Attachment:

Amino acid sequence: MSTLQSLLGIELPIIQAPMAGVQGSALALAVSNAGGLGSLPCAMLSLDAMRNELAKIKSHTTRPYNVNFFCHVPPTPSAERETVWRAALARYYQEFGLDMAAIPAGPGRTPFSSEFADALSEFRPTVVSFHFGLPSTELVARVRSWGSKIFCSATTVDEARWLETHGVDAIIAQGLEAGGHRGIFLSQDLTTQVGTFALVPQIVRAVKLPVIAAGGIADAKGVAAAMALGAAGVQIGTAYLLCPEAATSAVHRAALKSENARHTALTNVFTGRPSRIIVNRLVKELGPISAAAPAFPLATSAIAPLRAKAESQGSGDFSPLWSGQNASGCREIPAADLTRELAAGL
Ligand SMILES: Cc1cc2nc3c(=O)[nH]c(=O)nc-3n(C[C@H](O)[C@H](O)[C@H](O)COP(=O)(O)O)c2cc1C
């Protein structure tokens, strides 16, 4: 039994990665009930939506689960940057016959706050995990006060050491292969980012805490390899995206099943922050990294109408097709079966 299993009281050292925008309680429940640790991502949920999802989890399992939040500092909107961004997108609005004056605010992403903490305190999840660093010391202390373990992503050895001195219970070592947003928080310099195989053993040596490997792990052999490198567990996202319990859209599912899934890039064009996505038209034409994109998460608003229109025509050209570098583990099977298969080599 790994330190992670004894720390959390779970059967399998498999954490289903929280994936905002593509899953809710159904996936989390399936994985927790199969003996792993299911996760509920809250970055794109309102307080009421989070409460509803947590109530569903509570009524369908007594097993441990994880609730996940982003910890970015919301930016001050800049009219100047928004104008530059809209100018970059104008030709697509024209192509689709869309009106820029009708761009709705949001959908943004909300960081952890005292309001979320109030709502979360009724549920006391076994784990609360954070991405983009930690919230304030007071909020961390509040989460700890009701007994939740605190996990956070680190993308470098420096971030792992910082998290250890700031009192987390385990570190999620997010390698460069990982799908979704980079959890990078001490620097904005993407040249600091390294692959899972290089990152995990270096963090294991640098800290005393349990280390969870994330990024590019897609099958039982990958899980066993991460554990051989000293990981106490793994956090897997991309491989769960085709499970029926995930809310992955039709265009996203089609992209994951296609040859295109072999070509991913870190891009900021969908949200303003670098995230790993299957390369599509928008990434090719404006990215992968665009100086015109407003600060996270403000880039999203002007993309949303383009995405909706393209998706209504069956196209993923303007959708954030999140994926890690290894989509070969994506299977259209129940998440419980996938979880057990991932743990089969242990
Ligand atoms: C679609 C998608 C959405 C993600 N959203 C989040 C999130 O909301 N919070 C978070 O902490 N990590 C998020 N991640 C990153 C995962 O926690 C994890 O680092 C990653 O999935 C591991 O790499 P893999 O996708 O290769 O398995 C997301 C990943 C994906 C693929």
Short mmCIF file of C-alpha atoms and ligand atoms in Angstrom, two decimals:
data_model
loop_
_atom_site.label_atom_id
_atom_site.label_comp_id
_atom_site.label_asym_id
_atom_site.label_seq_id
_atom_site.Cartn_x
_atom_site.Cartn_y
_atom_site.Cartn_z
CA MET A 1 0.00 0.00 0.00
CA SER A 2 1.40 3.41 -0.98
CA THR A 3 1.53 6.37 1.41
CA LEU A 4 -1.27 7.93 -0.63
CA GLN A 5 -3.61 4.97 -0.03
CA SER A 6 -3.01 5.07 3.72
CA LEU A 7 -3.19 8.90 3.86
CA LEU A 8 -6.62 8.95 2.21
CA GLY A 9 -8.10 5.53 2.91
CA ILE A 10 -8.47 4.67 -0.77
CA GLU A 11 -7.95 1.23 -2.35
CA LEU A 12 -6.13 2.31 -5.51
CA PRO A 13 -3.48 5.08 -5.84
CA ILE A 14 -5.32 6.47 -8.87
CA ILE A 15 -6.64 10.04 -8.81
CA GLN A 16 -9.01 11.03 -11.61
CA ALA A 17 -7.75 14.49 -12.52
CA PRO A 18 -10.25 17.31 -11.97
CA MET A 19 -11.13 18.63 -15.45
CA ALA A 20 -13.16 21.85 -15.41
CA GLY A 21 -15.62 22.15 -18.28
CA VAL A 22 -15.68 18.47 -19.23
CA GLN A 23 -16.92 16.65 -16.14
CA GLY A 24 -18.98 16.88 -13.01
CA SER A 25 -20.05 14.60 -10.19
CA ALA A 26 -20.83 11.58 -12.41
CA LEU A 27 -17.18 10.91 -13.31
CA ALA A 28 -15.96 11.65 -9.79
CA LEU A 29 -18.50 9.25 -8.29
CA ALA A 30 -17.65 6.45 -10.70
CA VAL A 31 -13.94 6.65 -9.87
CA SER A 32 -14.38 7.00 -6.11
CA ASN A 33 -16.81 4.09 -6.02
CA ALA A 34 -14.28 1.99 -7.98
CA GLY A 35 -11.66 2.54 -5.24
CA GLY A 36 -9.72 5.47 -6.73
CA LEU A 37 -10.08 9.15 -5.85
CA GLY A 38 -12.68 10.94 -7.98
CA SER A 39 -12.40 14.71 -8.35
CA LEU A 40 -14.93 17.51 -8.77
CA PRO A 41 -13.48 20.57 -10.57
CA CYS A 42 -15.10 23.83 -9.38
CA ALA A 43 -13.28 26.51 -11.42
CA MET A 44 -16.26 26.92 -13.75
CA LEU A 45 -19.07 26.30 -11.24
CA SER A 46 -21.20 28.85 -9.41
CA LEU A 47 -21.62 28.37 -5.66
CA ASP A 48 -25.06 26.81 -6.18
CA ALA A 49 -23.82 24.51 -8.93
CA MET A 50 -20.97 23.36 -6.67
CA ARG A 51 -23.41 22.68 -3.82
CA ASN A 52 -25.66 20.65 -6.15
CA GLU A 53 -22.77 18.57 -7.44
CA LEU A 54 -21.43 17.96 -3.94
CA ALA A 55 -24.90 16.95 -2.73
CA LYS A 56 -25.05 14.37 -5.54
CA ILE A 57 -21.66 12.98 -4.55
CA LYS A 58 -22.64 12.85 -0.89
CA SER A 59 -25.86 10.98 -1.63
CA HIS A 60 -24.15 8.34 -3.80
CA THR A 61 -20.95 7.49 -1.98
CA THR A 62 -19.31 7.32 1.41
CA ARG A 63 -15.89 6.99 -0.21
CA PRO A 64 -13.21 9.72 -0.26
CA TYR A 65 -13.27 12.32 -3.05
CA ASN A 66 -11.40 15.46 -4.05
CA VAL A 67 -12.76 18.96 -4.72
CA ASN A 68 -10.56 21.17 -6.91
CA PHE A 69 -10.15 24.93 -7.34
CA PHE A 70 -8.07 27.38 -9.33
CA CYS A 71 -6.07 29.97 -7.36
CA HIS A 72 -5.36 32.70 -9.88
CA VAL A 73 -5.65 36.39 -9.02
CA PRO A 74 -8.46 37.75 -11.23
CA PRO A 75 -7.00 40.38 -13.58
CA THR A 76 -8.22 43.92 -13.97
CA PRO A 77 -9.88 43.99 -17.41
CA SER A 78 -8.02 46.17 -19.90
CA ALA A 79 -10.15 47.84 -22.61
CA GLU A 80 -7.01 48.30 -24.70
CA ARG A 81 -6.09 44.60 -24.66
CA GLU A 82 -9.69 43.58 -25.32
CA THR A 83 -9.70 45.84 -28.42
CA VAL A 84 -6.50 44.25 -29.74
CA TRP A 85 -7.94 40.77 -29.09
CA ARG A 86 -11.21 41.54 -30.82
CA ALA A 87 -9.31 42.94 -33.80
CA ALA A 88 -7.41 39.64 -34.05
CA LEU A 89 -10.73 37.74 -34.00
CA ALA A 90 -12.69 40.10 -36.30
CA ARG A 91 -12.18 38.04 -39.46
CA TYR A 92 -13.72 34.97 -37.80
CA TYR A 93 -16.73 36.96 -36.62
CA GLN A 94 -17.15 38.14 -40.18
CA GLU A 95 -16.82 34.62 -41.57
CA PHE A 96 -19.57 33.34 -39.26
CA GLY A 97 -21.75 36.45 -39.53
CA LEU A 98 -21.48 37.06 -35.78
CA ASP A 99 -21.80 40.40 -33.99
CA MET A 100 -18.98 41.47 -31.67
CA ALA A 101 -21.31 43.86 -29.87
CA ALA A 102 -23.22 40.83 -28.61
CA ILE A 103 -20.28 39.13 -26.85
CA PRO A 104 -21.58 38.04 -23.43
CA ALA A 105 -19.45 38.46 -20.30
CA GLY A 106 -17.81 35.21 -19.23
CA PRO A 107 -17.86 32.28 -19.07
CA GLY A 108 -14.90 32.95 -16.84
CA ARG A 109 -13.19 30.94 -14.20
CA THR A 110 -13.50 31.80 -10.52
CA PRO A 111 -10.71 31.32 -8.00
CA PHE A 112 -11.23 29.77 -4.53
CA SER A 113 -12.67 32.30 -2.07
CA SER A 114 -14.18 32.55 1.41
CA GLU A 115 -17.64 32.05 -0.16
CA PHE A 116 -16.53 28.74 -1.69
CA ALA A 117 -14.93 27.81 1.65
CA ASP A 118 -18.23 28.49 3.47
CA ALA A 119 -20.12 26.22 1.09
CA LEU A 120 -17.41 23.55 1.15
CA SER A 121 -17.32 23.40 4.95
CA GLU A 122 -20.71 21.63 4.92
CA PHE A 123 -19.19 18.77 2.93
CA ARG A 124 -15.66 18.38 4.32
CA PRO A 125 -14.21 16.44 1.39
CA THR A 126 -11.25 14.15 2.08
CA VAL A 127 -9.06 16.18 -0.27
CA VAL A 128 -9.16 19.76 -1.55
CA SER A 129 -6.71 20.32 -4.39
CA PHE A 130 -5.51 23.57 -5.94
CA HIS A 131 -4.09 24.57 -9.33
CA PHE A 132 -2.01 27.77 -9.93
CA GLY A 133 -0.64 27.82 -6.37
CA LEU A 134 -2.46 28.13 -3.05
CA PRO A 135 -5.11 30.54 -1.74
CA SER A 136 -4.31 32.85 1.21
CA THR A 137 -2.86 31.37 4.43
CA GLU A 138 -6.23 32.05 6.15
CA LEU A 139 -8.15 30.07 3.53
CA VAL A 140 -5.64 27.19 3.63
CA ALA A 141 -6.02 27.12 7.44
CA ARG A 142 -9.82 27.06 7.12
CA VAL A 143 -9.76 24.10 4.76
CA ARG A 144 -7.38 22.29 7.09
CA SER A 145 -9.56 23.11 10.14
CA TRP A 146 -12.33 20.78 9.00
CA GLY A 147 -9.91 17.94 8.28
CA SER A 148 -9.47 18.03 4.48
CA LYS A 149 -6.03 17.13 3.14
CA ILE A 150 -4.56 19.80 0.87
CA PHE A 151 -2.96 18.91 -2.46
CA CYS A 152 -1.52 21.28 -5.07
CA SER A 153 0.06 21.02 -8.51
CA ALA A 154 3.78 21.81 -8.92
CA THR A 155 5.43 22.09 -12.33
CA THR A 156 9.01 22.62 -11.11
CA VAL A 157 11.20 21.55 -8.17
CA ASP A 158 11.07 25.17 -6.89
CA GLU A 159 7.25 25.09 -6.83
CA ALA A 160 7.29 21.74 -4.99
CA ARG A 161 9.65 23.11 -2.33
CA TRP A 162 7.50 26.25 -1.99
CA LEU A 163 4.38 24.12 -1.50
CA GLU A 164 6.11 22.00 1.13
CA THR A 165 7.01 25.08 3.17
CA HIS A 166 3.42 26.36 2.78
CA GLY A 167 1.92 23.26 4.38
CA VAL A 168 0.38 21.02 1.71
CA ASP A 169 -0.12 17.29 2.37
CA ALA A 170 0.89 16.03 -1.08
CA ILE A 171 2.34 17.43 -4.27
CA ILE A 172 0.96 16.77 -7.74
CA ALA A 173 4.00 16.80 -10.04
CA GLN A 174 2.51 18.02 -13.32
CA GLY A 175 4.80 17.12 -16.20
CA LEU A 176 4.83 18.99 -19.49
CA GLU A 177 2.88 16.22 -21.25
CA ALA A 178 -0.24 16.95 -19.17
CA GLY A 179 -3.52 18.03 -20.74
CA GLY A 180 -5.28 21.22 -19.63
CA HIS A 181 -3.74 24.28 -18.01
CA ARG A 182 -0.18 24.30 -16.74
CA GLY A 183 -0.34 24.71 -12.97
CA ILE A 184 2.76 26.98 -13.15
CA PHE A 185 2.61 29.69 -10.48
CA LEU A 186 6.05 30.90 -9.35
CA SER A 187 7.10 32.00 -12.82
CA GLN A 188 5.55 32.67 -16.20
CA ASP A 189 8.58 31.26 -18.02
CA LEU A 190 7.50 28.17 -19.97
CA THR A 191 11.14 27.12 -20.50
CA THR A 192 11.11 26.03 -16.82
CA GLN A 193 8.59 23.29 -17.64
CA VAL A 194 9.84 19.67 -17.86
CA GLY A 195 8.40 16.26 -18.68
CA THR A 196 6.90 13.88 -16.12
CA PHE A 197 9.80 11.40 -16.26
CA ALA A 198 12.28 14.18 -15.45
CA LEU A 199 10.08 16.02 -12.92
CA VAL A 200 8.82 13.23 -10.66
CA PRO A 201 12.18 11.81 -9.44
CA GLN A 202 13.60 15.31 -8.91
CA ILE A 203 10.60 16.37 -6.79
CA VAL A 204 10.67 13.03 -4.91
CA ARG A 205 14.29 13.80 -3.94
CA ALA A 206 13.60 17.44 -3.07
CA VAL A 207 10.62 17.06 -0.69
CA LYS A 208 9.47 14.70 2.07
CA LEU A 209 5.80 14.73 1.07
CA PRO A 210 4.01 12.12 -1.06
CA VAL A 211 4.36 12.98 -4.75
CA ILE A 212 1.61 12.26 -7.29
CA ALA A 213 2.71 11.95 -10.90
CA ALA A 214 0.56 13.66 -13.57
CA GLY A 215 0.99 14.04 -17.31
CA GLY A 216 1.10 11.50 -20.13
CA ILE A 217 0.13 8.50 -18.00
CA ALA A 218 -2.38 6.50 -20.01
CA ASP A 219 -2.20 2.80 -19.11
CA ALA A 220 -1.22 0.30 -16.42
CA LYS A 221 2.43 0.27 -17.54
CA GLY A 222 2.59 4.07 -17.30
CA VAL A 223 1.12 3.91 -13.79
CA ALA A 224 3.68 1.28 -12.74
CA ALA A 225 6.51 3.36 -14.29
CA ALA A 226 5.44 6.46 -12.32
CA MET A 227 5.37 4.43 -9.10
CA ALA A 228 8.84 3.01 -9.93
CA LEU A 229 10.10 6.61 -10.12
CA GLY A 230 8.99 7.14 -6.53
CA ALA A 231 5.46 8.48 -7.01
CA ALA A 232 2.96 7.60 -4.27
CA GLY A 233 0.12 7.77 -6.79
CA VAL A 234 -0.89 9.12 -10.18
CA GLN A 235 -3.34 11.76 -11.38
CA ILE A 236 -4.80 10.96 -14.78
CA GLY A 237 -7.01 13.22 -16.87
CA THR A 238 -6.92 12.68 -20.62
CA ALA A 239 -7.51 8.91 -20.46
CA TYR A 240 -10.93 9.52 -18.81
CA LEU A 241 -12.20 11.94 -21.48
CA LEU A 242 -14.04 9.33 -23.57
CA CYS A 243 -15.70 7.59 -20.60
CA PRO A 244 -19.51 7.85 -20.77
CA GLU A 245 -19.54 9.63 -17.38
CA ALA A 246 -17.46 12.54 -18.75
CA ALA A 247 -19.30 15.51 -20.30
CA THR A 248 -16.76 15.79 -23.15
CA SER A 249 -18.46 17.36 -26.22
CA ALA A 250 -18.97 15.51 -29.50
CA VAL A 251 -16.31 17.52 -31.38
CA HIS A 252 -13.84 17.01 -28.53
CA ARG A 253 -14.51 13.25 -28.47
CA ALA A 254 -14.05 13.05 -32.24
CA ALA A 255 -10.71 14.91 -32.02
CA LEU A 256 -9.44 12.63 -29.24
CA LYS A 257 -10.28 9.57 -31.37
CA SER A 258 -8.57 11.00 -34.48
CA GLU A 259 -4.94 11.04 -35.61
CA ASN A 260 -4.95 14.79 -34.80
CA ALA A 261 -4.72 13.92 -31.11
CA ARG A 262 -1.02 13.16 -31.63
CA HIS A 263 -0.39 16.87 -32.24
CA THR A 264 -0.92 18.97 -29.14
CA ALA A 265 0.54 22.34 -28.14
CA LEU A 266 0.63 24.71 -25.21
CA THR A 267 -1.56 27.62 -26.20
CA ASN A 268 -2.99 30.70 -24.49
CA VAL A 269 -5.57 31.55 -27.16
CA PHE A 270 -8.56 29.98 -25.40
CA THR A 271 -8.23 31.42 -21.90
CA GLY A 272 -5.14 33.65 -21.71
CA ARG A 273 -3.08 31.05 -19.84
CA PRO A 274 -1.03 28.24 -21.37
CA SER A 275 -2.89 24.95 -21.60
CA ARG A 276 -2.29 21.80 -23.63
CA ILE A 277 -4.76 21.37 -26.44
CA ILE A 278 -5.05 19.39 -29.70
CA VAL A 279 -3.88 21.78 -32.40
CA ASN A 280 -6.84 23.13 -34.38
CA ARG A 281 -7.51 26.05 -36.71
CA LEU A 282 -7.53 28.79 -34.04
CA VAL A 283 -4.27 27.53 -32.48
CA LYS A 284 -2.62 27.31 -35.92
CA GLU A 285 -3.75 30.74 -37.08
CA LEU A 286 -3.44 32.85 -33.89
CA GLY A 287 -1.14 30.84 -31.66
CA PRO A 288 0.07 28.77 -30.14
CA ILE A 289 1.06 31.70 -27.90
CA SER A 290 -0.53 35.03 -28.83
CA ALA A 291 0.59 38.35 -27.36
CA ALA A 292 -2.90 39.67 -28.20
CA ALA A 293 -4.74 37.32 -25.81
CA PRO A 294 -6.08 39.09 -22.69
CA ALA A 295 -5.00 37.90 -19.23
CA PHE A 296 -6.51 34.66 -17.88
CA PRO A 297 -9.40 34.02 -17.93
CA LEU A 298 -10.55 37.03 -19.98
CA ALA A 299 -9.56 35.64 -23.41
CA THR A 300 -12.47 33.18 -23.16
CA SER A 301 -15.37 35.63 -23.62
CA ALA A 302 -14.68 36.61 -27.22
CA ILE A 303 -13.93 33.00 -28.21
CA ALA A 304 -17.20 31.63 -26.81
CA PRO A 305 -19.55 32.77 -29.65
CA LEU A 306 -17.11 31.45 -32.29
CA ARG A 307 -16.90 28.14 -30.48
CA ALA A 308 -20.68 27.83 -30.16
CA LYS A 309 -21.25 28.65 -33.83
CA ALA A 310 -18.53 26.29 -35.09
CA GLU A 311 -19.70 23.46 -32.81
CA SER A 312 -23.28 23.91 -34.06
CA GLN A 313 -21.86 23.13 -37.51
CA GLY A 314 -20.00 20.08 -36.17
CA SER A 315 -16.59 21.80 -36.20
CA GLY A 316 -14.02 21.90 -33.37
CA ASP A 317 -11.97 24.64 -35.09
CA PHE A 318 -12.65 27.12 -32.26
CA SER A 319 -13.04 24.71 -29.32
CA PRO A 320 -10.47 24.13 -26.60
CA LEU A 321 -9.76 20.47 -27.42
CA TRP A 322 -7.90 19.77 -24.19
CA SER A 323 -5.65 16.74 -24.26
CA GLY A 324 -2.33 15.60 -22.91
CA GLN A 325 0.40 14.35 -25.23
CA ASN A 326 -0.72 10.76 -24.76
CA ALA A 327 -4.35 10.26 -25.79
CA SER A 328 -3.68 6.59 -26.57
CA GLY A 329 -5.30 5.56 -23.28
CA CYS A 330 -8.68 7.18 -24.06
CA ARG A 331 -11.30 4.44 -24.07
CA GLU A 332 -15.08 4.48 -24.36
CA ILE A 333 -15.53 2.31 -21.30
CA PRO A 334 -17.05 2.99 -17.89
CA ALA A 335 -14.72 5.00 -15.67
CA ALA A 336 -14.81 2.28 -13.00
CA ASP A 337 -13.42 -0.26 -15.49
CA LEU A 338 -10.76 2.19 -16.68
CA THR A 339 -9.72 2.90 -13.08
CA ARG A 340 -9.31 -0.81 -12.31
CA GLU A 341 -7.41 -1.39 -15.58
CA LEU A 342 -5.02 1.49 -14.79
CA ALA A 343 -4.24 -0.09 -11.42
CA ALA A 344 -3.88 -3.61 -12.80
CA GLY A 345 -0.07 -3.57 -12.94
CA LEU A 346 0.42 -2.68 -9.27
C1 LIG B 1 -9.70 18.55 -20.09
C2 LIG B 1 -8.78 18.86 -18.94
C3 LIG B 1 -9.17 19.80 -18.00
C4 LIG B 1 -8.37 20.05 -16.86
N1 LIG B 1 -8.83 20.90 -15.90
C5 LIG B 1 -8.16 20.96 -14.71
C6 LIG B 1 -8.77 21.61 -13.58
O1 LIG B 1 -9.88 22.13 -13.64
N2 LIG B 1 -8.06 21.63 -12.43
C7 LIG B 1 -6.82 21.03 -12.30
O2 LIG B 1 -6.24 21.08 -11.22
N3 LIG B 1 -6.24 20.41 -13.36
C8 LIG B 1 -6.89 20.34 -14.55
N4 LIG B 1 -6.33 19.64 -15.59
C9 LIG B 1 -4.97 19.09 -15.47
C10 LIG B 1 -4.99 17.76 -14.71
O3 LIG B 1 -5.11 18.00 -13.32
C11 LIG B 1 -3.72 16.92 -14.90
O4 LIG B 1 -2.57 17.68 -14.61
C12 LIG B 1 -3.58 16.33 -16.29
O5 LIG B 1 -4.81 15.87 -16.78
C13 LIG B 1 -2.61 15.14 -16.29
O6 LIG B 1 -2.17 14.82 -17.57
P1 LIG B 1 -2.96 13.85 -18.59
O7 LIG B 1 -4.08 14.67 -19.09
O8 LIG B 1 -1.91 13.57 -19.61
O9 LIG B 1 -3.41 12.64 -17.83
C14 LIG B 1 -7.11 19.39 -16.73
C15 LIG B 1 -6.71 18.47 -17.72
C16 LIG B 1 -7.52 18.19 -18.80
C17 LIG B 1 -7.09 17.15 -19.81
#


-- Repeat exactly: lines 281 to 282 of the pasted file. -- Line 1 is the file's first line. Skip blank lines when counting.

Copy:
CA THR A 267 -1.56 27.62 -26.20
CA ASN A 268 -2.99 30.70 -24.49